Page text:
USDA, ARS, Germplasm Resources Information Network. Opuntia humifusa in the Germplasm Resources Information Network (GRIN), U.S. Department of Agriculture Agricultural Research Service. Accessed: 2022 Jan 06.

Vernacular names
English: Eastern Prickly Pear, Indian Fig, Low Prickly Pear, Smooth Prickly Pear
magyar: ördögnyelv-fügekaktusz, kerekszárú fügekaktusz
한국어: 자단선선인장
svenska: Krypopuntia

Opuntia humifusa, commonly known as the devil's-tongue,[2] Eastern prickly pear or Indian fig, is a cactus of the genus Opuntia present in parts of eastern North America.


As is the case in other Opuntia species, the green stems of this low-growing perennial cactus are flattened, and are formed of segments. Barbed bristles are found around the surfaces of the segments, and longer spines are sometimes present.[3] The flowers are yellow to gold in color, and are found along the margins of mature segments. The flowers are waxy and sometimes have red centers. They measure 4–6 cm (1+5⁄8–2+3⁄8 in) across. This cactus blooms in the late spring.

The juicy red or purple fruits measure from 3–5 cm (1+1⁄8–2 in). As the fruit matures, it changes colour from green to red, and often remains on the cactus until the following spring. There are 6 to 33 small, flat, light-colored seeds in each fruit.

Some botanists treat this cactus as a variety of O. compressa: hence O. c. var. humifusa, or a synonym of O. compressa. Those recognizing this species treat O. rafinesquii as a junior synonym.

This species naturally occurs along the East Coast of the United States, including on barrier islands from the Florida Keys to coastal Massachusetts,[4] and inland, such as a small endangered population in Canada, specifically in Point Pelee National Park on Lake Erie.[5] Eastern Prickly Pear is found is scattered locations from New Mexico and Montana eastward,[6] and is the only cactus native to the eastern United States.[7] Since Eastern Prickly Pear grows in hot, sunny locations with thin soil that does not hold water, it is found in shale barrens, which are accumulations of thin, flat, eroded sedimentary rock on steep slopes with southern exposures - essentially a desert microclimate - in the Appalachian Mountains.[8][9]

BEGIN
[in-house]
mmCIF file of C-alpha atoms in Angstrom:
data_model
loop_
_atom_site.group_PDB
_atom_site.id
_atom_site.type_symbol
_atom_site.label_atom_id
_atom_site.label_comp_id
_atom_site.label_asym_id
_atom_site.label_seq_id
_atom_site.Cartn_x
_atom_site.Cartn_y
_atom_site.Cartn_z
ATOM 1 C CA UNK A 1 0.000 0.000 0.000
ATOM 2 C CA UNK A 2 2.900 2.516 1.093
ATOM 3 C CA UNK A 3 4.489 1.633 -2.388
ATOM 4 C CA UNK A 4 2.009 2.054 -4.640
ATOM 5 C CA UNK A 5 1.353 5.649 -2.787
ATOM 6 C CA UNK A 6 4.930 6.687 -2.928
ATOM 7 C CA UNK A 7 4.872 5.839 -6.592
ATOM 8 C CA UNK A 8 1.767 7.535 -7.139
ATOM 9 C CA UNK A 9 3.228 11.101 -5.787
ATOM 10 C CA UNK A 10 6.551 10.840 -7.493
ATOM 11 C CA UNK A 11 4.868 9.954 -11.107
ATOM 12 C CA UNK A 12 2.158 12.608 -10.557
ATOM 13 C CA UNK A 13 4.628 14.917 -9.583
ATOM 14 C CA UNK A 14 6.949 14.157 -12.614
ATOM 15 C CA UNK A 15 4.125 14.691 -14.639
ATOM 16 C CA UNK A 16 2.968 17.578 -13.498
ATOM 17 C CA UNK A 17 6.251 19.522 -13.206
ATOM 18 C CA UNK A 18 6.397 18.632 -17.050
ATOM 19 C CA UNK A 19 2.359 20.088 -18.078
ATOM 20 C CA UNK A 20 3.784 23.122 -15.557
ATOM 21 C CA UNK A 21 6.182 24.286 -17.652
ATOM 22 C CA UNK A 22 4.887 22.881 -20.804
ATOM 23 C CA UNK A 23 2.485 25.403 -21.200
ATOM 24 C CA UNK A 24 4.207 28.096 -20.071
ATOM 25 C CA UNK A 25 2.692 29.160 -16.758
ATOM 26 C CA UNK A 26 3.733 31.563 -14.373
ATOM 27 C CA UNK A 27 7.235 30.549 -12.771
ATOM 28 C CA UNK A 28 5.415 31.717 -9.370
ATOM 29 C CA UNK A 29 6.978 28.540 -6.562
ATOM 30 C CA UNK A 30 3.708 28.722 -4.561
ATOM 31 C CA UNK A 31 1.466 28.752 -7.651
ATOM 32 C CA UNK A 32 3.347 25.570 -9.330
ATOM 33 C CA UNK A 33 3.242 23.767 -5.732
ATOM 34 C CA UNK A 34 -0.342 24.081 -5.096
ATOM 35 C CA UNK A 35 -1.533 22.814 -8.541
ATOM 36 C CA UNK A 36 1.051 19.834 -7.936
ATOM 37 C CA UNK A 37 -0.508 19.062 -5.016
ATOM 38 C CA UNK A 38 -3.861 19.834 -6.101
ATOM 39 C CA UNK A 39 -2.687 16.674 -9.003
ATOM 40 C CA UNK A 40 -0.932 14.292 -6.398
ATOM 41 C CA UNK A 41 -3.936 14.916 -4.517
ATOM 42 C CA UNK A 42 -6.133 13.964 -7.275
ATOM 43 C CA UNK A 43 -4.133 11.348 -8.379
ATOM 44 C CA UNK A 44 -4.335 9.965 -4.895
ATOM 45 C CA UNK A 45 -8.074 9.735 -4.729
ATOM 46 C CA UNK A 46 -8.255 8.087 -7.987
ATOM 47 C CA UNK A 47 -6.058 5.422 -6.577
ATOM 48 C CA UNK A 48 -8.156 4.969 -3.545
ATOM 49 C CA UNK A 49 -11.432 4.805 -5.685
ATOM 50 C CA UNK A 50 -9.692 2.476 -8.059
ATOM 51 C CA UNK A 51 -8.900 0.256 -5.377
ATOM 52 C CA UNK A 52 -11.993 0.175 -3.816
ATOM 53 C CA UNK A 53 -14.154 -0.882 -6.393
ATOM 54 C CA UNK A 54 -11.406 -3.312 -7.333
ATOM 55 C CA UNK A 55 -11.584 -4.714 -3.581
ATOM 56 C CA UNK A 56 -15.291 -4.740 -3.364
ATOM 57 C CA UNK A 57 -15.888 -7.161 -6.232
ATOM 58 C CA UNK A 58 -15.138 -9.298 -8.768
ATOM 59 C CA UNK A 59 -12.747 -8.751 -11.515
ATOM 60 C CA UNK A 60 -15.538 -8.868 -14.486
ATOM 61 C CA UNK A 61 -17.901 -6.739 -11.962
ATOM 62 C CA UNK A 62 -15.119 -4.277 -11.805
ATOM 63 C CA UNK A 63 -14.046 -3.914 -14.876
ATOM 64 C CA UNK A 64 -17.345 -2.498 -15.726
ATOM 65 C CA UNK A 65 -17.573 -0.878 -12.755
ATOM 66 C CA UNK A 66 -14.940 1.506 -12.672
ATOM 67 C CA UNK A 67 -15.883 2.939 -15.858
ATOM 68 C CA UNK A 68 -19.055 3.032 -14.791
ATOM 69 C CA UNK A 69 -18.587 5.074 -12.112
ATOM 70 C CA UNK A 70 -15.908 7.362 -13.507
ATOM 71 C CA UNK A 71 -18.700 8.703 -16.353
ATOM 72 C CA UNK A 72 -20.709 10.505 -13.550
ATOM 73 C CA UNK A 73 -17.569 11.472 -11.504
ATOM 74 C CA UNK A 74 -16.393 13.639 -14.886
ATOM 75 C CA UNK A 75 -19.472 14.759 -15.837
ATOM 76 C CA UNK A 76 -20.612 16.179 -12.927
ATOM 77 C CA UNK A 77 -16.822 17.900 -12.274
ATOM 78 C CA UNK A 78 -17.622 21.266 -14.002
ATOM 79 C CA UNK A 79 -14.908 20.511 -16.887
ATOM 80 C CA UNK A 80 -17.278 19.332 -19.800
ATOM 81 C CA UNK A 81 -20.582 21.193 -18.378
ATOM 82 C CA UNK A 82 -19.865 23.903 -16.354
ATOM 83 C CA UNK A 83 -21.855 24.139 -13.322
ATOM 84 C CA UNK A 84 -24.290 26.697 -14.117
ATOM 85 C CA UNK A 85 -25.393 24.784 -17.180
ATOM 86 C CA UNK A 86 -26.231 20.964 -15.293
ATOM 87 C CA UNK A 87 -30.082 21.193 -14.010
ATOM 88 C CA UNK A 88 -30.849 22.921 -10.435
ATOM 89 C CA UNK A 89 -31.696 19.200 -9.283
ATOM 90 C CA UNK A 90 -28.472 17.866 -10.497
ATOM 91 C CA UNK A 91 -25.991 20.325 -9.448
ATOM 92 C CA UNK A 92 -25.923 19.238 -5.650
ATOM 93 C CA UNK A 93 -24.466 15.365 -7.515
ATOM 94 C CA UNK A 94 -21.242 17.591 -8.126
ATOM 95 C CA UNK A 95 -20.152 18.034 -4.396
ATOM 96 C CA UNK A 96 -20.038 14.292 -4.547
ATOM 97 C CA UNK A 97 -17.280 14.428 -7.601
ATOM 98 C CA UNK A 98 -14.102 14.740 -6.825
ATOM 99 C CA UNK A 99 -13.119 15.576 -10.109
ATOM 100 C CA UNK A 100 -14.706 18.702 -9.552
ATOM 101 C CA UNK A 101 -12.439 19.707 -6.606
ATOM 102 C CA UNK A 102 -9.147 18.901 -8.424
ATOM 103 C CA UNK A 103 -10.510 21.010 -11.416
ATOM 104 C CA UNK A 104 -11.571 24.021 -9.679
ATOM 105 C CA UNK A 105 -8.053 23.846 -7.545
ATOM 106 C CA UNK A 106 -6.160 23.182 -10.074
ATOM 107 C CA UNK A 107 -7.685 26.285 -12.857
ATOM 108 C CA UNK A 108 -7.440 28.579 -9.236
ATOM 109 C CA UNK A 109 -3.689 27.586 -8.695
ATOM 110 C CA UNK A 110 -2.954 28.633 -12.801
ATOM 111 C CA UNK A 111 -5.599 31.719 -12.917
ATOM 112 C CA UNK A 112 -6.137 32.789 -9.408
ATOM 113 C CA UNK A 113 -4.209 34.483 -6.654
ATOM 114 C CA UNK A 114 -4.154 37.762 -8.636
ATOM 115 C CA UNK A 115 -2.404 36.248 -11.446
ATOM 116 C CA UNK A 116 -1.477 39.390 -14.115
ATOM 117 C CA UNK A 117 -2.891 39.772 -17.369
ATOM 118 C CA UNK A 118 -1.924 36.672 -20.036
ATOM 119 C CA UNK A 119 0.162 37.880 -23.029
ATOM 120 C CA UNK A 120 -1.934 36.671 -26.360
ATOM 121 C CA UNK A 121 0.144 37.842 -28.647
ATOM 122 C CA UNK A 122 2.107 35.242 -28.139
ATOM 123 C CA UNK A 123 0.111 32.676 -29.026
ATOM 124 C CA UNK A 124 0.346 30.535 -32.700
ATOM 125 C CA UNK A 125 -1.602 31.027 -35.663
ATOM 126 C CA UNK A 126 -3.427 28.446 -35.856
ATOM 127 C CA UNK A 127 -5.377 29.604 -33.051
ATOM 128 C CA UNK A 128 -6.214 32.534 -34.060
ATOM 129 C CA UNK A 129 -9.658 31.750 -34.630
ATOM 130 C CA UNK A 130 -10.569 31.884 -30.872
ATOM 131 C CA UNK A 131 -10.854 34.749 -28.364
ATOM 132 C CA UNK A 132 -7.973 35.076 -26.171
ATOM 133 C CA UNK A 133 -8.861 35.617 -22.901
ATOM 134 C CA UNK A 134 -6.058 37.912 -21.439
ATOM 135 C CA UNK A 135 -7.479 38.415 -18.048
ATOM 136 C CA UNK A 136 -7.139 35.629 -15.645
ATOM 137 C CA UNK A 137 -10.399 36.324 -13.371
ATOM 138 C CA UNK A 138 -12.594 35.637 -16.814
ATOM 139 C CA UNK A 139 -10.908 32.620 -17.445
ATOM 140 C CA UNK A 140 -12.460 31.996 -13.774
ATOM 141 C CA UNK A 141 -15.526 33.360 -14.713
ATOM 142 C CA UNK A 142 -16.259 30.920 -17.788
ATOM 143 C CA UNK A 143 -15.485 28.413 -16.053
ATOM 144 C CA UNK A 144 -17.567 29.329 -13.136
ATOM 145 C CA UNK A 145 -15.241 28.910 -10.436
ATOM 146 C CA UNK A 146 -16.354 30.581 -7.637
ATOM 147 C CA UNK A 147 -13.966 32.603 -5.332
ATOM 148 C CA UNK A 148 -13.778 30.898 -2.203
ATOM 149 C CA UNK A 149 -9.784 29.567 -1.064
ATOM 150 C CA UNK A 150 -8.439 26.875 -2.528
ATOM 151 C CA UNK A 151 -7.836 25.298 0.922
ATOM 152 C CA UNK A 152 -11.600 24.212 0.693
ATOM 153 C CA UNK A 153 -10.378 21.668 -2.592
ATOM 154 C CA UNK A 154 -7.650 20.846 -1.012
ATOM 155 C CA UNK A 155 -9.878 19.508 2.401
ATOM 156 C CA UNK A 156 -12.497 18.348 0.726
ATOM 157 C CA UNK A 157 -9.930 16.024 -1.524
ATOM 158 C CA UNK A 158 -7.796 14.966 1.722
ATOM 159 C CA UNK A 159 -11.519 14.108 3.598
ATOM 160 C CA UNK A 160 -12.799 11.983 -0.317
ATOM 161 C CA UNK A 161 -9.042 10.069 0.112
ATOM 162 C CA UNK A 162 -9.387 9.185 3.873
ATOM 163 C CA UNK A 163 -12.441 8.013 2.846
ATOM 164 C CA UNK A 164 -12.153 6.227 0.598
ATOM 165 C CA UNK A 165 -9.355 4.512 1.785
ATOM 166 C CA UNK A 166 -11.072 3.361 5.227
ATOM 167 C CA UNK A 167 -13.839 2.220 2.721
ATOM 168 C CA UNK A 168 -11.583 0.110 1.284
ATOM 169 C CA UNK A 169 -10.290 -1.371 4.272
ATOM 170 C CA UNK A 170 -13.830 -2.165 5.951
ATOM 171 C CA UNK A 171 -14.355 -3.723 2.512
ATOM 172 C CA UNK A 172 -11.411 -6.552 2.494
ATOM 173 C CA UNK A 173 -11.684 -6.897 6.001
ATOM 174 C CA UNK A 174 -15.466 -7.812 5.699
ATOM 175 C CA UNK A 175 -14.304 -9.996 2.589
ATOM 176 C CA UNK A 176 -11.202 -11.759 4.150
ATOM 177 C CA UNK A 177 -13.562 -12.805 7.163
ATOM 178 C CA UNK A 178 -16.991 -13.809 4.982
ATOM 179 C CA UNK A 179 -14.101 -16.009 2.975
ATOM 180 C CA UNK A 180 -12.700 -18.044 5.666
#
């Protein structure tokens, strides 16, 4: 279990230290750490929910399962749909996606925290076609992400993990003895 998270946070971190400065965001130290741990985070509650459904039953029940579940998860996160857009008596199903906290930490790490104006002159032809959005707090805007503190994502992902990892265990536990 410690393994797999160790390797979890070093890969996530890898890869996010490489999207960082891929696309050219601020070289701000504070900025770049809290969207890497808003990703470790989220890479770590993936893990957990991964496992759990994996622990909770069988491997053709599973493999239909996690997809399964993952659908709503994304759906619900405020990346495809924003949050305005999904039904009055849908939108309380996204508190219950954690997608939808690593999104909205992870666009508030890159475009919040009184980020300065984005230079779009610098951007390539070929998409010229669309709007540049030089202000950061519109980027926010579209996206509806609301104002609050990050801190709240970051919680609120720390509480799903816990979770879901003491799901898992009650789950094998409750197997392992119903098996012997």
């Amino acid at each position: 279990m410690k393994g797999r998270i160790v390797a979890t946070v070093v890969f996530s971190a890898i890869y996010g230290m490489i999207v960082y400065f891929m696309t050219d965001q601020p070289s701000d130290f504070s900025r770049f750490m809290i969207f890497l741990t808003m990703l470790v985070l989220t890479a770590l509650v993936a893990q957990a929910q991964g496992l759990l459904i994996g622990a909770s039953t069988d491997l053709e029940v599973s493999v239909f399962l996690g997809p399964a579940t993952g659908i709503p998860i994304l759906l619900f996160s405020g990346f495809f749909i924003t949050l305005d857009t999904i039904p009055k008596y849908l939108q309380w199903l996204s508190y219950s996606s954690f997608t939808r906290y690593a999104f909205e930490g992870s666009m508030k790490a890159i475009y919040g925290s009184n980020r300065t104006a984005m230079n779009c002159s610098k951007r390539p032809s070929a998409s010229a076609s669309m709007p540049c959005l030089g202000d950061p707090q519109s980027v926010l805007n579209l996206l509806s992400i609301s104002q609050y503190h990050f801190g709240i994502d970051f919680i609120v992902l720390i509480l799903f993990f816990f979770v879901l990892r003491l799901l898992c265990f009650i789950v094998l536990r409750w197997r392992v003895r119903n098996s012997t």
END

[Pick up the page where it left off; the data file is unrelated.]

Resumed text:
This plant is very intolerant of shade and instead thrives in sunny, hot and dry environments with well-draining, sandy soil.[5] O. humifusa will grow in open areas in sandy, rocky and coastal scrub habits. It is capable of surviving cool winters unlike many cacti, although harsh winter storms are known to cause habitat loss.[5]

The fruits are edible,[10] but have small spiny bristles. The pulp can be scooped and the seeds strained out to make syrup or jelly. The seeds can be briefly roasted and ground into meal.[11] Young cactus segments can be roasted to remove spines, then peeled and sliced to be eaten like string beans; alternatively, they can be deep fried. The leafy segments can be peeled and chewed for emergency hydration.[11]


Majure, L. 2017. Opuntia humifusa (amended version of 2013 assessment). The IUCN Red List of Threatened Species 2017: e.T152374A121591012. Downloaded on 19 June 2021.
USDA, NRCS (n.d.). "'Opuntia humifusa'". The PLANTS Database ( Greensboro, North Carolina: National Plant Data Team. Retrieved 23 July 2015.
"4. Opuntia humifusa", Flora of North America
Eastern Prickly Pear Opuntia humifusa (PDF) (Report). Natural Heritage & Endangered Species Program, Massachusetts Division of Fisheries & Wildlife. Archived from the original (PDF) on September 21, 2018.
"Species Profile (Eastern Prickly Pear Cactus) - Species at Risk Public Registry". Retrieved 2020-04-15.
"Opuntia humifusa (Eastern Prickly Pear Cactus) | North Carolina Extension Gardener Plant Toolbox". Retrieved 24 June 2022.
"Lady Bird Johnson Wildflower Center - The University of Texas at Austin". Retrieved 24 June 2022.
"Cactuses, and the Spine of Appalachia". Carnegie Museum of Natural History. 17 July 2018. Retrieved 24 June 2022.
"Appalachian Shale Barrens" (PDF). Retrieved 24 June 2022.
Niering, William A.; Olmstead, Nancy C. (1985) [1979]. The Audubon Society Field Guide to North American Wildflowers, Eastern Region. Knopf. p. 436. ISBN 0-394-50432-1.

Elias, Thomas S.; Dykeman, Peter A. (2009) [1982]. Edible Wild Plants: A North American Field Guide to Over 200 Natural Foods. New York: Sterling. p. 139. ISBN 978-1-4027-6715-9. OCLC 244766414.